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Ben Jones

History 605 Host and South Dakota's State Historian
  • Much of history is an attempt to understand culture, and language is a window to culture like nothing else. So how can we understand the immigrants on the Northern Plains if we don’t speak their language? In the late 19th century, Germans left Europe in massive numbers and thousands settled in what is now South Dakota. What kind of culture did they bring with them? What kind of culture was created by them mixing with other cultures on the Northern Plains? German newspapers provide a great deal of insight on that and Istvan Gambocz has the rare talent to understand this aspect of South Dakota’s history. His article in the Fall 2021 South Dakota History won the Herbert S. Schell Prize for the best essay of the year.
  • The breaking of the 1868 Fort Laramie Treaty and the creation of several smaller reservations in western South Dakota is often thought to have been President Ulysses Grant’s intent. However, historian Mary Stockwell argues in her book that Grant attempted to pursue a different policy, which included citizenship for American Indians. But despite his wishes, he was unable to make that happen. Understanding his circumstances is key to understanding a great deal of South Dakota’s history. I hope you enjoy my conversation with Mary Stockwell, the author of “Interrupted Odyssey: Ulysses S. Grant and the American Indians.”
  • The guest this time is you and me. We thought we’d wrap up the first season of History 605 with a review of how far we’ve come since we launched the podcast last July.
  • Where did the first Americans come from? Language similarities has pointed toward a link between the Dakota and certain Asian people groups for over a century. But a new book by paleogeneticist Jennifer Raff shares the state of knowledge known and debated by current archeologists and anthropologists. Specifically that the peopling of the Americas happened earlier than previously thought and in a more complicated way than what we've been taught in school. I hope you enjoy my conversation with Jennifer Raff, of the University of Kansas, about her new book, "Origin: A Genetic History of the Americas." See Twelvebooks.com
  • In this episode of History 605, historian Kurt Kemper shares with us that today's "March Madness" is a product of the arguments between schools on the purpose of athletics, cheating scandals, racial tensions, and even fights over the dribble rule. Kemper's curiosity about how the University of South Dakota won the 1958 national championship started him down the path resulting in this book. Kemper's book can be found here: www.press.uillinois.edu/books/?id=p085185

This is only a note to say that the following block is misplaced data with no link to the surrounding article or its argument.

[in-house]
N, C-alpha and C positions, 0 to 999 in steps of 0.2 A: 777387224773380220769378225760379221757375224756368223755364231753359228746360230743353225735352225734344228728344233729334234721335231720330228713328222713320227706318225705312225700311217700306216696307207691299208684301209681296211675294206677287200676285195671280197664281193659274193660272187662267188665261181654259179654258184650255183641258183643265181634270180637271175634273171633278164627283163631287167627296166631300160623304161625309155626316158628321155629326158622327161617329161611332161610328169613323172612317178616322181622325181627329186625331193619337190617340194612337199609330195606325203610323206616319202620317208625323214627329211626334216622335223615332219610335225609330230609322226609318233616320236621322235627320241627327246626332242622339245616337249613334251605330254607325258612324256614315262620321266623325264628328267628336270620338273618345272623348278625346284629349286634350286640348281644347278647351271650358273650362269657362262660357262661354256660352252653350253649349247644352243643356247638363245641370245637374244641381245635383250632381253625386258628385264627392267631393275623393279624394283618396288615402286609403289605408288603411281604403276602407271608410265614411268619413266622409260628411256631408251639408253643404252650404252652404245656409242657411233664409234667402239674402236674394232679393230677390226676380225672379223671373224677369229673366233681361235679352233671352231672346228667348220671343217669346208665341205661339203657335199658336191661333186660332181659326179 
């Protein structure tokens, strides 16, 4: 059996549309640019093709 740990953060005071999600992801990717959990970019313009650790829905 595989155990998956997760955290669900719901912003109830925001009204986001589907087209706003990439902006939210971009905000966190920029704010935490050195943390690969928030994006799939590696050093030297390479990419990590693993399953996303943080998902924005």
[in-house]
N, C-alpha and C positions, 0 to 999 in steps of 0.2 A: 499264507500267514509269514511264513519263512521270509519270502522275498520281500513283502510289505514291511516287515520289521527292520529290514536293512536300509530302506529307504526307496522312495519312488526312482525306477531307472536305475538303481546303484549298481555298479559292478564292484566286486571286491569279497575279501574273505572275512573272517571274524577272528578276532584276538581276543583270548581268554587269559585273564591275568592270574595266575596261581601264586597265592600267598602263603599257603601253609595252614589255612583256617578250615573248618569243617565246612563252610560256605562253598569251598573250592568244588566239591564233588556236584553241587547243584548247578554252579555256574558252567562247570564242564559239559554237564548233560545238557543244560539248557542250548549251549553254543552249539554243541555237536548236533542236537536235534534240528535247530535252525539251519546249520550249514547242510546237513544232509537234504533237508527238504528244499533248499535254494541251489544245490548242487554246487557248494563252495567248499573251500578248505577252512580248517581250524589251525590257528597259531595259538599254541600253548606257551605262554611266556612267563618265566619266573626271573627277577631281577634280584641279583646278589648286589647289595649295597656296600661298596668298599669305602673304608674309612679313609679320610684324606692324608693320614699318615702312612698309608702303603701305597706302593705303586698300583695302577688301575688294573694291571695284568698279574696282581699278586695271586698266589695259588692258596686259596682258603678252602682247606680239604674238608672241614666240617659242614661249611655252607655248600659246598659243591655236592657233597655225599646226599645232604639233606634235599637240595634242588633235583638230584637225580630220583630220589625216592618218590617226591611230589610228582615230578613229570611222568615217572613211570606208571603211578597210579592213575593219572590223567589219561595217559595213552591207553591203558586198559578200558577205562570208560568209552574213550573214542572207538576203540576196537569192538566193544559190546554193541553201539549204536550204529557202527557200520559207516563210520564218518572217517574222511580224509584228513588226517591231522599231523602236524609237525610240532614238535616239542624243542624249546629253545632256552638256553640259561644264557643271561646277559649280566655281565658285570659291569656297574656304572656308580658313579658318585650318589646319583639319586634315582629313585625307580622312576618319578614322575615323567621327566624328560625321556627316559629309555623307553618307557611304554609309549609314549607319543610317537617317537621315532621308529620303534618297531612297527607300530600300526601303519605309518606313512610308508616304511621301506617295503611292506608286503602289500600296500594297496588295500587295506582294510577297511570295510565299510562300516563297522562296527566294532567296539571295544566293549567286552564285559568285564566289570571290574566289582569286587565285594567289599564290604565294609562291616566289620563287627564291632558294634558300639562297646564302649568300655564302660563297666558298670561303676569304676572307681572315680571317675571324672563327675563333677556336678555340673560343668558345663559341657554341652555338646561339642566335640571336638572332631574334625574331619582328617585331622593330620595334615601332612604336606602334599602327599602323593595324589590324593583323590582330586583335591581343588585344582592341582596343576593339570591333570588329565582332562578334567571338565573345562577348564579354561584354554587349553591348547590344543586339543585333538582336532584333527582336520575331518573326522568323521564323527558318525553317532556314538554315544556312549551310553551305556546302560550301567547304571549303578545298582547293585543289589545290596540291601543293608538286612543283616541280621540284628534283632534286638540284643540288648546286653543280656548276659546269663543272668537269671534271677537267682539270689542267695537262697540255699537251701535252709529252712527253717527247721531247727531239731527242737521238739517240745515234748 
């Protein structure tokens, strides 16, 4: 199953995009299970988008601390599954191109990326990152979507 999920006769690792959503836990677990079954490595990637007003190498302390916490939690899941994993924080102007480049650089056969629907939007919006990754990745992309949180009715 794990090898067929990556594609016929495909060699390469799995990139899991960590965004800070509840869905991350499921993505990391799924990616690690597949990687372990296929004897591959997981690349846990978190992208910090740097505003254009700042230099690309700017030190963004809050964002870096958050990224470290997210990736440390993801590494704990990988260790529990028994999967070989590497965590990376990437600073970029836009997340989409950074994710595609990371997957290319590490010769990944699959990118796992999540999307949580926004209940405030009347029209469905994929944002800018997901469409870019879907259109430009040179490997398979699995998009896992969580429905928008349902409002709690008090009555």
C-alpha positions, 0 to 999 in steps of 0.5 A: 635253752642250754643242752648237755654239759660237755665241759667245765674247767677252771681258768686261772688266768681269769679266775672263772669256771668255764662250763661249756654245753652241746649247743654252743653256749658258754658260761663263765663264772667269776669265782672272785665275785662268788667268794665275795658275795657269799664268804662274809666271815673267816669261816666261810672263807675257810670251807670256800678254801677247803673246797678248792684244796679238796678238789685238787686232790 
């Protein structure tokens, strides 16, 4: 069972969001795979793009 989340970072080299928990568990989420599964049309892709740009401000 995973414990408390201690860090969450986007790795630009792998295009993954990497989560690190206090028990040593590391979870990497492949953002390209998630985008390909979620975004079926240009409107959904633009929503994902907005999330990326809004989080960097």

• In this episode of History 605, Dr. Jones has a conversation with the accomplished historian of the Dakota Indian tribe, Gary Clayton Anderson. His most recent book is "Massacre in Minnesota: The Dakota War of 1862, The Most Violent Ethnic Conflict in American History." Guided by over twenty years of research about the era and the people involved, Anderson seeks to overcome the bias of so many other versions of this tragic event so that we can understand why it happened. A copy of the book can be found here: oupress.com/9780806164342/massacre-in-minnesota/
  • As we hear much about voting rights in the news, it's worth looking back at how women got the vote in the northern Plains. In this episode of History 605, we talk to historians Molly P. Rozum and Lori Ann Lahlum about their book, Equality at the Ballot Box. The book discusses how women's voting rights came about in North and South Dakota, Montana and Wyoming. The fascinating people and complicated politics of the era provide some wisdom for us today. The book is published by the South Dakota Historical Society Press and can be found at: sdhspress.com/books
  • How did George S. Mickelson come from behind to become Governor of South Dakota? In this episode of History 605 we speak to Paul Wilson who worked on Mickelson's campaign staff for both the 1986 and 1990 campaigns for Governor. His use of short but effective commercials speaking to voters and focused campaigning in selected parts of the state won the election for Mickelson. Wilson also crafted the 1990 State of the State address Mickelson introduced the Year of Reconciliation. The episode is based on Wilson's essay in the coming Plains Political Traditions, Vol 4, edited by Jon Lauck and Paula Nelson.
  • How did South Dakota's state Constitution come together? What is the state's basic law? How did South Dakota become the first state in the nation to enshrine the popular referendum and how often have the people used this power? In this episode of History 605, Dr. Jones discusses the state's constitution with the former South Dakota Supreme Court Chief Justice David Gilbertson. His expertise in the state and tribal law make for a great conversation. To read the hand written original constitution, see this link at the State Archives: https://sddigitalarchives.contentdm.oclc.org/digital/collection/government/id/751/rec/1
  • In this episode, we speak with Historian Sean Flynn from Dakota Wesleyan University about his biography on Ben Reifel. How does a boy born into poverty on the Rosebud Reservation become a man who advocates for Indian education and an Indian policy that is, "Without Reservation"? I hope you'll join us for this discussion on how one South Dakota leader sought to manage the challenges of two different cultures. Sean Flynn's book is available here: https://sdhspress.com/books/without-reservation